The lawyers at Joseph & Joseph know how to prepare for the break-up of a business. When starting a new relationship, whether it be a personal or business relationship, one never wants to think about the possibility of it ending. However, when starting a business, it is important to determine not only how the business is going to run when things are going smoothly, but also how the business continues to run if a principal wants out, passes away, is not pulling their weight or if it is time to pass the business down to the next generation.
When a business is set up, we advise our clients to enter into an agreement which will provide the roadmap for these situations. The type of entity, whether it is a corporation, limited liability company or partnership, will determine the form and name for such agreement. In a limited liability company it is called an Operating Agreement, a contract between the principals, and it provides, among other things, the capital contributions of the parties, the allocation of profits and liabilities between the parties, the roles each party will play in the business and the authority each of them has to make decisions. It can even provide for how the determination of the value of a principal’s share should be calculated in the event that principal leaves or passes away, the actions of a principal that would call for their resignation or termination or even the designation of how or to whom the business will be sold or passed on.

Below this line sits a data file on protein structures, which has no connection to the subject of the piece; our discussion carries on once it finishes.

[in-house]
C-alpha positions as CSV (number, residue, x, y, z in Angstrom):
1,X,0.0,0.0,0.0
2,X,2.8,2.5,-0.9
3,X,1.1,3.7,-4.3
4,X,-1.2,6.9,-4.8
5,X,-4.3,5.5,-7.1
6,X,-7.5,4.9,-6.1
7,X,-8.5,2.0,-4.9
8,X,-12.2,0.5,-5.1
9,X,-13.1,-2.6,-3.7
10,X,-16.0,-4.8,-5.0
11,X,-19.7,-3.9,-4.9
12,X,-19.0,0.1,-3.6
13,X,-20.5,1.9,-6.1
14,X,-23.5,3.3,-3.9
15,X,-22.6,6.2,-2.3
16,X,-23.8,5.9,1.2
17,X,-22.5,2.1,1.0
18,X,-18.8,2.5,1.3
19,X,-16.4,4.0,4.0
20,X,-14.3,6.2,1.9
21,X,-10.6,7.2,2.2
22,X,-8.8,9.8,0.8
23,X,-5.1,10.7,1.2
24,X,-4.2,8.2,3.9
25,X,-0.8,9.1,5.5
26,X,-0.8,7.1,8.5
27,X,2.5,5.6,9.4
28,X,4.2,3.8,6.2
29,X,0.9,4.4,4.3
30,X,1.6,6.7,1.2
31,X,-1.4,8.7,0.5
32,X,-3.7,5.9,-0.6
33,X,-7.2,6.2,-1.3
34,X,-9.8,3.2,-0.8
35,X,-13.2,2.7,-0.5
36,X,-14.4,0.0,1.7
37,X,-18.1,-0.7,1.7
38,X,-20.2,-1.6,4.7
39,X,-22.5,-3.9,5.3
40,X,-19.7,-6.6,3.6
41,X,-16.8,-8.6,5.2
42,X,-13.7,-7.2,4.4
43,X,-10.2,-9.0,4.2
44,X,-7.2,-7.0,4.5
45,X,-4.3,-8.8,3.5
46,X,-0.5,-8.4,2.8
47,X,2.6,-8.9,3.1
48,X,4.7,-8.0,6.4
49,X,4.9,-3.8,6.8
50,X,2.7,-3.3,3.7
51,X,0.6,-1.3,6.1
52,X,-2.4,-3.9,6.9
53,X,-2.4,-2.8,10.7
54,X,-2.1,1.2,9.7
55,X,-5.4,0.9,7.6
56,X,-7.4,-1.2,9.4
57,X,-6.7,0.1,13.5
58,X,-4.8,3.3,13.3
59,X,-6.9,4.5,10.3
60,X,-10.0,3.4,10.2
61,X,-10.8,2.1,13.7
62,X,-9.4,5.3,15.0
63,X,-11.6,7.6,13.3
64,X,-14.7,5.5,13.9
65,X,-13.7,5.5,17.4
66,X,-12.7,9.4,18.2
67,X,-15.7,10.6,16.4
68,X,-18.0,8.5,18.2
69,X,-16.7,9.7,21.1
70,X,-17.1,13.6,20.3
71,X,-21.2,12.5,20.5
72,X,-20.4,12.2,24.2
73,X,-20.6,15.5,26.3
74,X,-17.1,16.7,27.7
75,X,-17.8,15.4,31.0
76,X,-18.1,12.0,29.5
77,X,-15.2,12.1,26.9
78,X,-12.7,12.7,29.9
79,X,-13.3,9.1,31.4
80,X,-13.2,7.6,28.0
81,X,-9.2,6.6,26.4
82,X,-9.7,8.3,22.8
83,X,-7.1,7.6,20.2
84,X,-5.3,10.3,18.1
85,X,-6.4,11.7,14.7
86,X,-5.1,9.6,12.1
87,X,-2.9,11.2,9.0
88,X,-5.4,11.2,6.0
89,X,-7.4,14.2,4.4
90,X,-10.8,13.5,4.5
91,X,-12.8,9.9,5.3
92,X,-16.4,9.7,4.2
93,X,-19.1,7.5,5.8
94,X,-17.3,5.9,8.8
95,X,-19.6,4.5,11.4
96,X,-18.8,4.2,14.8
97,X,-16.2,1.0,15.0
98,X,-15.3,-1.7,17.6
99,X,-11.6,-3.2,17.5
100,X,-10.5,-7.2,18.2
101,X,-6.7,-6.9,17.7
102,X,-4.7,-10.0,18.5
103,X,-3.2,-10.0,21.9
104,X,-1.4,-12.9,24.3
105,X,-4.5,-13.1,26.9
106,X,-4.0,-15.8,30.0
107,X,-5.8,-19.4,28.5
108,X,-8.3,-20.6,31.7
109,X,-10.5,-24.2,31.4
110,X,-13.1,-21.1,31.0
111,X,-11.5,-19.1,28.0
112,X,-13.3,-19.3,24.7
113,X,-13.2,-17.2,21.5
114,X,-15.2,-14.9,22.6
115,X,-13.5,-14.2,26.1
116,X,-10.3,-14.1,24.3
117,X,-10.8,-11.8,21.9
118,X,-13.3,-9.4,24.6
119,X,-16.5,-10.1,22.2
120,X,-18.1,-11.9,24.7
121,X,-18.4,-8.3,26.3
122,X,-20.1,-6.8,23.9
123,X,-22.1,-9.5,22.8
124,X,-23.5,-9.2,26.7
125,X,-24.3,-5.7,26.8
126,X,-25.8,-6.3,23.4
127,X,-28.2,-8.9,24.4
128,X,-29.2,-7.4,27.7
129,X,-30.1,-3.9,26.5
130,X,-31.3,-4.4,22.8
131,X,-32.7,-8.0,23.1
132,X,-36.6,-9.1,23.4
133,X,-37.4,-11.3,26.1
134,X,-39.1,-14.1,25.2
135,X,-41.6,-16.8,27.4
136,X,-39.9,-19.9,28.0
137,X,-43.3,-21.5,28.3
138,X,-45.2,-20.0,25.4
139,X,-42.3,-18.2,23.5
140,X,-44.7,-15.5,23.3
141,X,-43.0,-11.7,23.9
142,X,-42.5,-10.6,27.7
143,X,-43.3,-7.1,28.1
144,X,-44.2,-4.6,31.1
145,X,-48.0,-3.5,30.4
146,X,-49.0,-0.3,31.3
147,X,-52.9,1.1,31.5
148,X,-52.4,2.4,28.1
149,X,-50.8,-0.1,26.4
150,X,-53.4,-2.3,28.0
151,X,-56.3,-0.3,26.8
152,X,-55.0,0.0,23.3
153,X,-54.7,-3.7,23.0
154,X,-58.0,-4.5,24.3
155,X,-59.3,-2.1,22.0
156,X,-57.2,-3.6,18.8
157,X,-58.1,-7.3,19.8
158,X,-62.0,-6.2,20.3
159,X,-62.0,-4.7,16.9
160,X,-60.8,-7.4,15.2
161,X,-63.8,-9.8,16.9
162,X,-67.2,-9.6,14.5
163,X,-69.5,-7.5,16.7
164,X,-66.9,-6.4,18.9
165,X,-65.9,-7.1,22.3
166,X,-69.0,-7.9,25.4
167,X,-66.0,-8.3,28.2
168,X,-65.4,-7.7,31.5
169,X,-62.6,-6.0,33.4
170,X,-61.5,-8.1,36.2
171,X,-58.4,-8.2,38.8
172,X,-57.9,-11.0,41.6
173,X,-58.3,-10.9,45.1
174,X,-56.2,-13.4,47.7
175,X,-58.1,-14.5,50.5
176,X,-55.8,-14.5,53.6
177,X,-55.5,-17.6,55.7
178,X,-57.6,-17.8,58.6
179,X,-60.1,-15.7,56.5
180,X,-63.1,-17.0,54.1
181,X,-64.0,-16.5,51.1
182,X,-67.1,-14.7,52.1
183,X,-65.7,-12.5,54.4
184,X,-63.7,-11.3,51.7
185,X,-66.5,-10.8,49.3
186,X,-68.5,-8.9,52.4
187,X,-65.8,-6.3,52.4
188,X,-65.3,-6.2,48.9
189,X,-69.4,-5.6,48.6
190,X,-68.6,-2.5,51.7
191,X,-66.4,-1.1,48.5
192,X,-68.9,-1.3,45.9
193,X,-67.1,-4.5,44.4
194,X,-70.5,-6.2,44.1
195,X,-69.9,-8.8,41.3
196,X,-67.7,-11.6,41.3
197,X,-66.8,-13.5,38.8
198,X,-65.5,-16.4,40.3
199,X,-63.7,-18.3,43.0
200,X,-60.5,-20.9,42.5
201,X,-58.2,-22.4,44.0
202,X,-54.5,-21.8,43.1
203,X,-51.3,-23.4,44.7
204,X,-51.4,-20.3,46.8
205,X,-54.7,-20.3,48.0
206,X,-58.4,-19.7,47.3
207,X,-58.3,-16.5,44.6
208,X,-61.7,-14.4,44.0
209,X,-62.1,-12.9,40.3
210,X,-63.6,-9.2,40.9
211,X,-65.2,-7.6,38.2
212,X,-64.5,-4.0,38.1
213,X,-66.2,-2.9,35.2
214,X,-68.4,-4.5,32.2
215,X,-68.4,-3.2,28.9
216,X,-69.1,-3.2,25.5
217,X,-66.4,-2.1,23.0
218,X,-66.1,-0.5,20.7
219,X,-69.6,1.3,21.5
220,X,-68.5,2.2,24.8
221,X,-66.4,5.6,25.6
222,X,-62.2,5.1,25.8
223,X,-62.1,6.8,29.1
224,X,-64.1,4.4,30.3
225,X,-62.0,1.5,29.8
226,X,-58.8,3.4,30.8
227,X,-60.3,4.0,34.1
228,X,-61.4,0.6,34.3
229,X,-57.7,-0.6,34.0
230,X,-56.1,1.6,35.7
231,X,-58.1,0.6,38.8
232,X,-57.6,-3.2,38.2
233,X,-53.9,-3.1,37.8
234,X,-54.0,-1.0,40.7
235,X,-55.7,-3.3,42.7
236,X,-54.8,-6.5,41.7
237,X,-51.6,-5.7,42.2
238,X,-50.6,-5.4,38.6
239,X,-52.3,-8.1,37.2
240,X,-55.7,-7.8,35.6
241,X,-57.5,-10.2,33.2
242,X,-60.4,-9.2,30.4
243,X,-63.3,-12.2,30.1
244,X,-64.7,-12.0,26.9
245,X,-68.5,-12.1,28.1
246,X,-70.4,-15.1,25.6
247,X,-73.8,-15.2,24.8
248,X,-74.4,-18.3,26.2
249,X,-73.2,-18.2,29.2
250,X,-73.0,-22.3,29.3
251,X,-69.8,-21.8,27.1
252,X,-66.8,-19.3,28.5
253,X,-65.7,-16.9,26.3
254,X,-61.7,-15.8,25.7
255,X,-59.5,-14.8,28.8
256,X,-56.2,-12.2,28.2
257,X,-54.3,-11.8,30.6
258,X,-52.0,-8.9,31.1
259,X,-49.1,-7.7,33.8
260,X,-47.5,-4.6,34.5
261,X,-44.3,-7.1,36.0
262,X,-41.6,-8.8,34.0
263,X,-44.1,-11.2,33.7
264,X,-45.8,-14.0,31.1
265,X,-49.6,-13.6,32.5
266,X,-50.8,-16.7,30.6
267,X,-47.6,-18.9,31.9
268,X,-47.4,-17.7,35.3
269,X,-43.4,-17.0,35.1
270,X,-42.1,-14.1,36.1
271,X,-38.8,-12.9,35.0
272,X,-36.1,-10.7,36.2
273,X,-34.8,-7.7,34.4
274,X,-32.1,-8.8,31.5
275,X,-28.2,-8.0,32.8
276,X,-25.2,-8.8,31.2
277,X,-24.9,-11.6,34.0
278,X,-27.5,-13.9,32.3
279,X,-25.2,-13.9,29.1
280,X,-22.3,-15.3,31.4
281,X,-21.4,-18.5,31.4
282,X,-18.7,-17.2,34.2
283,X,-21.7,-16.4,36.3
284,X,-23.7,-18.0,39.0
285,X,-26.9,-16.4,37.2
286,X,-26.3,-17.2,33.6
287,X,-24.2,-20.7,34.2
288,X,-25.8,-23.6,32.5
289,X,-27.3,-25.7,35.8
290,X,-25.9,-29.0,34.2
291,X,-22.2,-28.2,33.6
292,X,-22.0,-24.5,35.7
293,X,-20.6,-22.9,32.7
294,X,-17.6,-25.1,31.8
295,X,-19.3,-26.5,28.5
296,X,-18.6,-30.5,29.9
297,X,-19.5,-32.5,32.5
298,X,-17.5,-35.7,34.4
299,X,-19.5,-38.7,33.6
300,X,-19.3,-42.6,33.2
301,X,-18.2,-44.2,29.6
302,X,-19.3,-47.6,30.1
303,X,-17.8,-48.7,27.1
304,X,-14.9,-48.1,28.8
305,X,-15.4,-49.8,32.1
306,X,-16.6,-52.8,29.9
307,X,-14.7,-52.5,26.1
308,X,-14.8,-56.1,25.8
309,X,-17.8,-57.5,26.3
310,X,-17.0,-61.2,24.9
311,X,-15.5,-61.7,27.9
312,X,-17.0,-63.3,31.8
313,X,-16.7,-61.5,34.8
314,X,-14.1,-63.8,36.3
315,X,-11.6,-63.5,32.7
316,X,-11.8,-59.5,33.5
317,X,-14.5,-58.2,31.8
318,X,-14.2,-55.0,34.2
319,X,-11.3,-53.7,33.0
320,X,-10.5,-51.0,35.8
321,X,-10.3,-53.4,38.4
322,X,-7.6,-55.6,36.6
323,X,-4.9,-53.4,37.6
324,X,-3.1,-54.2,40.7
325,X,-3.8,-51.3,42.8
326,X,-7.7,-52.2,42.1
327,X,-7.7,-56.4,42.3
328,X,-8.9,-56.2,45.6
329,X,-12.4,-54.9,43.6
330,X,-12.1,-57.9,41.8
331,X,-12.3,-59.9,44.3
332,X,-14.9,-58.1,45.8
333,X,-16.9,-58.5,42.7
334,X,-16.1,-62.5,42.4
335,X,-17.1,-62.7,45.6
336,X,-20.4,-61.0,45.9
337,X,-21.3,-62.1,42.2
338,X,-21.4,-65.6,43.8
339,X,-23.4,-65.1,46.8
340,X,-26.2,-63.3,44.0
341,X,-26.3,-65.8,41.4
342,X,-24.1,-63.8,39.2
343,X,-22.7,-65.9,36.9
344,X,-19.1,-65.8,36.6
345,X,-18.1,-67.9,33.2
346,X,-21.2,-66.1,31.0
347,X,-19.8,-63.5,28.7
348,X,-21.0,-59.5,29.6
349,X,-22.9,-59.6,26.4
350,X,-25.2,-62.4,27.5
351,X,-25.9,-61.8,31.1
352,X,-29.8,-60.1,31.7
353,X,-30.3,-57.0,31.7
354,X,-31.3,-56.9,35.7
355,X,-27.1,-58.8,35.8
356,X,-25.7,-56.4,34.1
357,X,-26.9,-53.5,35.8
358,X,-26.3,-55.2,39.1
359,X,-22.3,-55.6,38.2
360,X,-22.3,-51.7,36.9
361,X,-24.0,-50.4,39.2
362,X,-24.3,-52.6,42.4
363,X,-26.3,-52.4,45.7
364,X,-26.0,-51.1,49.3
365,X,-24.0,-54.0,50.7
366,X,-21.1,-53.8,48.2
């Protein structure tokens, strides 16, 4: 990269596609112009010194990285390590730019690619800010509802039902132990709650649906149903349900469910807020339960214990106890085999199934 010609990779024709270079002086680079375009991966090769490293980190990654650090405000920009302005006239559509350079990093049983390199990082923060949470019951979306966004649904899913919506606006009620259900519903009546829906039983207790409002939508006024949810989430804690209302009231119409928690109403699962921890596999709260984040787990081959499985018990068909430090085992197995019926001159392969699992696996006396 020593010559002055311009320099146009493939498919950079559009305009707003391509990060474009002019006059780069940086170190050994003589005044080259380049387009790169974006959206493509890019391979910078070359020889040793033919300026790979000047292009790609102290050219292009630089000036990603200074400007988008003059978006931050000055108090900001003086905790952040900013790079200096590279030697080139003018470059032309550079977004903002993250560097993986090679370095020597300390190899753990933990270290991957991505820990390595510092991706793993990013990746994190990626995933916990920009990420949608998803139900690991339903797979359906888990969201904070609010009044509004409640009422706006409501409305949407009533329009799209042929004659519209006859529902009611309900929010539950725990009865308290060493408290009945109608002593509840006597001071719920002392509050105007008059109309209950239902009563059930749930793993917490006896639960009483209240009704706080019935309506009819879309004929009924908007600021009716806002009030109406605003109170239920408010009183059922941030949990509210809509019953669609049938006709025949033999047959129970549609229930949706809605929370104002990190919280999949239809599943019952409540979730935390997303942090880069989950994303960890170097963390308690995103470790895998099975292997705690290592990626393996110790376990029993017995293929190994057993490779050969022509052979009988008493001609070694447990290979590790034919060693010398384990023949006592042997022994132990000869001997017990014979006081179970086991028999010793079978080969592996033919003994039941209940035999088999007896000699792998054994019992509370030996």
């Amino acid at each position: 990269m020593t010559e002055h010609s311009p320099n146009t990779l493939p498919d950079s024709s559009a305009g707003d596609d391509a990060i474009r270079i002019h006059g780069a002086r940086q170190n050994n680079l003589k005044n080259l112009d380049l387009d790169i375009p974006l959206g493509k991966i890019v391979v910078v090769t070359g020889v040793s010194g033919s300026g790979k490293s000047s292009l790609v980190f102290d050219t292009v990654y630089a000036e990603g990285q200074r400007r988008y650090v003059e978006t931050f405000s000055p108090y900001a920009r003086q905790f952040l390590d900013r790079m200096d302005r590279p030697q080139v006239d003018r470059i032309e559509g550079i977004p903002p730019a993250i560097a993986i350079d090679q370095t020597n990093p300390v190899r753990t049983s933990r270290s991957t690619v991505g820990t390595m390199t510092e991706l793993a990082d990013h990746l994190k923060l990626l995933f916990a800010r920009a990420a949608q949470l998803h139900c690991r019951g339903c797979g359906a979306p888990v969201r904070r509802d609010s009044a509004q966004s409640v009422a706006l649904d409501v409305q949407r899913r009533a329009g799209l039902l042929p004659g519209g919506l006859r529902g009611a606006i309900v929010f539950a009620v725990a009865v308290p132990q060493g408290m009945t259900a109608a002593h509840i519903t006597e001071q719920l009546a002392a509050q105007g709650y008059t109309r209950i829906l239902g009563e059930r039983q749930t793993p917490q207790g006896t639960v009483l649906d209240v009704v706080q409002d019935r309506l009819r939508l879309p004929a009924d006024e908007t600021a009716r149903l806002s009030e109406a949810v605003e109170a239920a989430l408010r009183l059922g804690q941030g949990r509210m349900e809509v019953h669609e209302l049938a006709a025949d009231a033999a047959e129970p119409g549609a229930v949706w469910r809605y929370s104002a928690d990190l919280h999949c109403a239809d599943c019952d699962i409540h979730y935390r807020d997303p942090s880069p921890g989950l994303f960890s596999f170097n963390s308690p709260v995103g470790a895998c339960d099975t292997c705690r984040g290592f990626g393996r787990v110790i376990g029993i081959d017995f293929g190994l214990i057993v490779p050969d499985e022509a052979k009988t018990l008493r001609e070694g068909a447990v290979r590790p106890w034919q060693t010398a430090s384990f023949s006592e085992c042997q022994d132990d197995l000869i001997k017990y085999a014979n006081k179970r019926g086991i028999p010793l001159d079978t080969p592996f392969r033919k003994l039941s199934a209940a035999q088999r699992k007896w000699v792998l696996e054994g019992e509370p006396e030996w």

The signing of the Operating Agreement should be done when the business is set up, when the principals are getting along and when they are thinking clearly about their intent for the business.
Finally, we would advise that all persons entering into a business have a good lawyer and accountant to help them through this process and to be able to explain the possible pitfalls of entering into such a relationship, as accounted for in the Operating Agreement.